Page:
May 7, 2009

Land Clearing Threatens Malaysia’s Fireflies

A Malaysian lawmaker warned Thursday that the nation's spectacular firefly population is under threat of destruction within months due to large-scale land clearing.

The fireflies are one of Malaysia's leading tourist attractions.

"If we do not do anything, the lights will go out for the fireflies by the end of the year," Elizabeth Wong, who oversees tourism and environmental affairs in the Malaysian state of Selangor, told the AFP.

Conservation groups had notified Malaysia's government about the "impending destruction" of the riverside firefly colony, Wong said.

Tourists flock to the area, which lies about 90 minutes' drive from Kuala Lumpur, to see the fireflies as they gather in riverside trees and produce dazzling light displays as males and females communicate.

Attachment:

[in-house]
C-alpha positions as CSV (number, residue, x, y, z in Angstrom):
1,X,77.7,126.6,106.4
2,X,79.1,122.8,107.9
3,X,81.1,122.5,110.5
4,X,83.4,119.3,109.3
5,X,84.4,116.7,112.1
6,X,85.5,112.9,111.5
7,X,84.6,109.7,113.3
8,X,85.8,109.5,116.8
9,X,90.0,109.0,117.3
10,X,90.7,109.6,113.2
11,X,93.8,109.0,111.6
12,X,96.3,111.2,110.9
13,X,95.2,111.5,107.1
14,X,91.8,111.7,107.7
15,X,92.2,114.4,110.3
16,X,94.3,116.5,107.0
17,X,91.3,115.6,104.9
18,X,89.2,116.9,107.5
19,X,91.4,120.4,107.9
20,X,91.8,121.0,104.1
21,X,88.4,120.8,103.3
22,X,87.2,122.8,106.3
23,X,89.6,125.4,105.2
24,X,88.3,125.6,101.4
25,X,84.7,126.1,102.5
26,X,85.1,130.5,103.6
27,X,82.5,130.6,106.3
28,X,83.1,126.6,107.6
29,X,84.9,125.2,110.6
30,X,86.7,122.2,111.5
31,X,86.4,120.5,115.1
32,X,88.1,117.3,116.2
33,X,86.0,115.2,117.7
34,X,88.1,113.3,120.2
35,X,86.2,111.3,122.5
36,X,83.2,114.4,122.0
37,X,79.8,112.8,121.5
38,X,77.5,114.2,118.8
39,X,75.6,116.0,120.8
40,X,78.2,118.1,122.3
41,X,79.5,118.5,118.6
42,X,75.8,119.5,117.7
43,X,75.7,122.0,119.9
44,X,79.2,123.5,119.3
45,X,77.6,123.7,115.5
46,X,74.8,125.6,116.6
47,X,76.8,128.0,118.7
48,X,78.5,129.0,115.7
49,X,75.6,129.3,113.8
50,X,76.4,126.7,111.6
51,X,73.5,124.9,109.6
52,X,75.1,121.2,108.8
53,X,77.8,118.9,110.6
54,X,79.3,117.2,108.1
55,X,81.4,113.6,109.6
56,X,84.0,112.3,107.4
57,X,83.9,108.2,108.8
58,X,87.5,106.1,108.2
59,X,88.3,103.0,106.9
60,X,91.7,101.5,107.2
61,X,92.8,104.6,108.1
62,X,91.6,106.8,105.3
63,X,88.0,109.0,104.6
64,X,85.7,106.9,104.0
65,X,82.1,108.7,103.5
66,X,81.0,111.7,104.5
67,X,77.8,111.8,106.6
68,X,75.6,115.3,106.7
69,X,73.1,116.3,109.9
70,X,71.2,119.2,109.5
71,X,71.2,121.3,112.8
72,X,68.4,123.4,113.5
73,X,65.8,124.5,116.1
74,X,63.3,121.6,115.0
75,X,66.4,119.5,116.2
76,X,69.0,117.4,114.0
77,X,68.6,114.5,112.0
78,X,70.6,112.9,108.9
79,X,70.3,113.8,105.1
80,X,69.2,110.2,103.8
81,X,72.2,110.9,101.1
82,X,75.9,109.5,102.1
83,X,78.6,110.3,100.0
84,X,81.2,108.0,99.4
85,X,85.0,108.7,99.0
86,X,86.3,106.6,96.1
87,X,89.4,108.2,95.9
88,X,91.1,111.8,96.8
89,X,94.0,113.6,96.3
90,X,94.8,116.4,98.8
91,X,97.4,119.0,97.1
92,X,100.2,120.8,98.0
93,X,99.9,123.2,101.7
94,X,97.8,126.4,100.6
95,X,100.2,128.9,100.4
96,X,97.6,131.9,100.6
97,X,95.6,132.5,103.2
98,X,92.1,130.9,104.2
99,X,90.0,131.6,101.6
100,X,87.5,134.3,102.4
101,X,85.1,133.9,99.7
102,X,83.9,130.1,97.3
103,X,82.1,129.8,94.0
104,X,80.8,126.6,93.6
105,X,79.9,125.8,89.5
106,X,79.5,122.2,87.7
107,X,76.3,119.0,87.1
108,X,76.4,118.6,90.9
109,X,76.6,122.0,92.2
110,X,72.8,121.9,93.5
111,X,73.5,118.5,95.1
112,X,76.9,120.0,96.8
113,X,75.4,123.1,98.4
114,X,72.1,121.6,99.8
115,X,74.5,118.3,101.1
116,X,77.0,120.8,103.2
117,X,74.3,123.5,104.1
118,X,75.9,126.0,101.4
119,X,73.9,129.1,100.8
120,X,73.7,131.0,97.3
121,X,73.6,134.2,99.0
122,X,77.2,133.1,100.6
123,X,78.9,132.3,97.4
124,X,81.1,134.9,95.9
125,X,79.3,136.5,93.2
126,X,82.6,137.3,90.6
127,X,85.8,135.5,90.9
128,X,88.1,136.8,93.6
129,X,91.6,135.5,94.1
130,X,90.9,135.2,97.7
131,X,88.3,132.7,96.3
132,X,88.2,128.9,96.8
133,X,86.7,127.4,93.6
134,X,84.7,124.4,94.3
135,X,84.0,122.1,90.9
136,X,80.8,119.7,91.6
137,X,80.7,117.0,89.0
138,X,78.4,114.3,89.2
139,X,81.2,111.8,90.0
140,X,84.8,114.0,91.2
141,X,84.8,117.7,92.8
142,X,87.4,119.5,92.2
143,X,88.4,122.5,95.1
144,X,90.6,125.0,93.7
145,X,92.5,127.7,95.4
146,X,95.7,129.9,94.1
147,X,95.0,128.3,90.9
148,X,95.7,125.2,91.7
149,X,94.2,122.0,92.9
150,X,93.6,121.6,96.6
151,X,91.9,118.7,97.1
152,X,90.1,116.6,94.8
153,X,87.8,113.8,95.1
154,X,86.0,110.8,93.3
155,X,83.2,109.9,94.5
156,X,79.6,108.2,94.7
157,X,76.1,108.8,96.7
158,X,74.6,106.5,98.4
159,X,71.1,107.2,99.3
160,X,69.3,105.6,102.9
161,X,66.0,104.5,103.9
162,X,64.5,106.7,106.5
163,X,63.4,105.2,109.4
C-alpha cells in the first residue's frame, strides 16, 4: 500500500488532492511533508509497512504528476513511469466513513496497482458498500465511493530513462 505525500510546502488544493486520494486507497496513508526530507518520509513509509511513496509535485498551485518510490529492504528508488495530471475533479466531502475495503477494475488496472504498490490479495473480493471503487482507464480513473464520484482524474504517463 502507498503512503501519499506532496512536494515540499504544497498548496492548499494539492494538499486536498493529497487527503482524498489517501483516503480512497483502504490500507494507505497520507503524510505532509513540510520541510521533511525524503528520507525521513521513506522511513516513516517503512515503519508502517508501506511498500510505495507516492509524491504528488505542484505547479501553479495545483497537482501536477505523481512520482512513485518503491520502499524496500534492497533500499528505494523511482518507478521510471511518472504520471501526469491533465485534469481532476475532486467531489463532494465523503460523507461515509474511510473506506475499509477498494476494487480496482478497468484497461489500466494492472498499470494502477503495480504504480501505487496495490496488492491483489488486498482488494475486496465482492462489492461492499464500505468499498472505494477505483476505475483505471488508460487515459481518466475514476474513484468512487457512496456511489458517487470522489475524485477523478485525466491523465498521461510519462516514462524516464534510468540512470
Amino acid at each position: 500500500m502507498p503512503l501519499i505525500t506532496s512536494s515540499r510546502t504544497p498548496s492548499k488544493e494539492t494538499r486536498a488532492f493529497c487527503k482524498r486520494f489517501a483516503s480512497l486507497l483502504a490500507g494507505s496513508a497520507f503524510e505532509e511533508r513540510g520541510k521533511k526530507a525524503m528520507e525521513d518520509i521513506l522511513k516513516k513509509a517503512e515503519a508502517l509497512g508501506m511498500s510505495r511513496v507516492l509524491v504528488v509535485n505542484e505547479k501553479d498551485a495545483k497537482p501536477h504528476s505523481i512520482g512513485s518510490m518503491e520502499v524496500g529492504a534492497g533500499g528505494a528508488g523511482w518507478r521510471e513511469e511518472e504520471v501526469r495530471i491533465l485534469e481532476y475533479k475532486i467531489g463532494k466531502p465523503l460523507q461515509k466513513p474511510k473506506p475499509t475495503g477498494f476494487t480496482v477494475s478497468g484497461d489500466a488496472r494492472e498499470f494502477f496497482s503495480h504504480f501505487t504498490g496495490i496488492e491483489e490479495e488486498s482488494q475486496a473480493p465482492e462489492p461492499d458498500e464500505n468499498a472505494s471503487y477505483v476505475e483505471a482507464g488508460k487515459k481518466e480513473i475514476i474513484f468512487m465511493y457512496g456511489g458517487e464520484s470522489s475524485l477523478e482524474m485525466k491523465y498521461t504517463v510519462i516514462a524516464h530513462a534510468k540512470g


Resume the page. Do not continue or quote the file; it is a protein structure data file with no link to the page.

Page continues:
However, the number of fireflies has fallen sharply because of development in the region, tour operators say.

Indeed, nearly 95 acres of land along the Selangor river has been cleared of the trees in which fireflies live, Wong said, despite the area's being declared a firefly sanctuary.

"Four out of the seven critical spots which the fireflies depend on has been cleared bare of vegetation. This is the place where they get their food and lay their eggs to sustain their three-month life cycle," she said during an interview with AFP.

Felling in the region, which is set to become palm oil plantations, had also polluted the river, Wong said.

The Selangor state government would impose an immediate stop-work order along the river in order to save the insects, she said.

"We will also begin immediate planting of sagu, berembang, nipah and rembau (trees) which are frequented by the fireflies, to boost their population."

"The numbers of fireflies have gone down drastically. They are dying out. We are not going to wait until there are just one or two fireflies before we act. We need to save the insects before it is too late."

Bert Che, a senior executive with Firefly Park Resort in Kuala Selangor, which runs the river tours, called for urgent action to protect the fireflies.

"I hope everyone will treasure our fireflies. If we don't, our next generation will not be able to see the insects," she told AFP.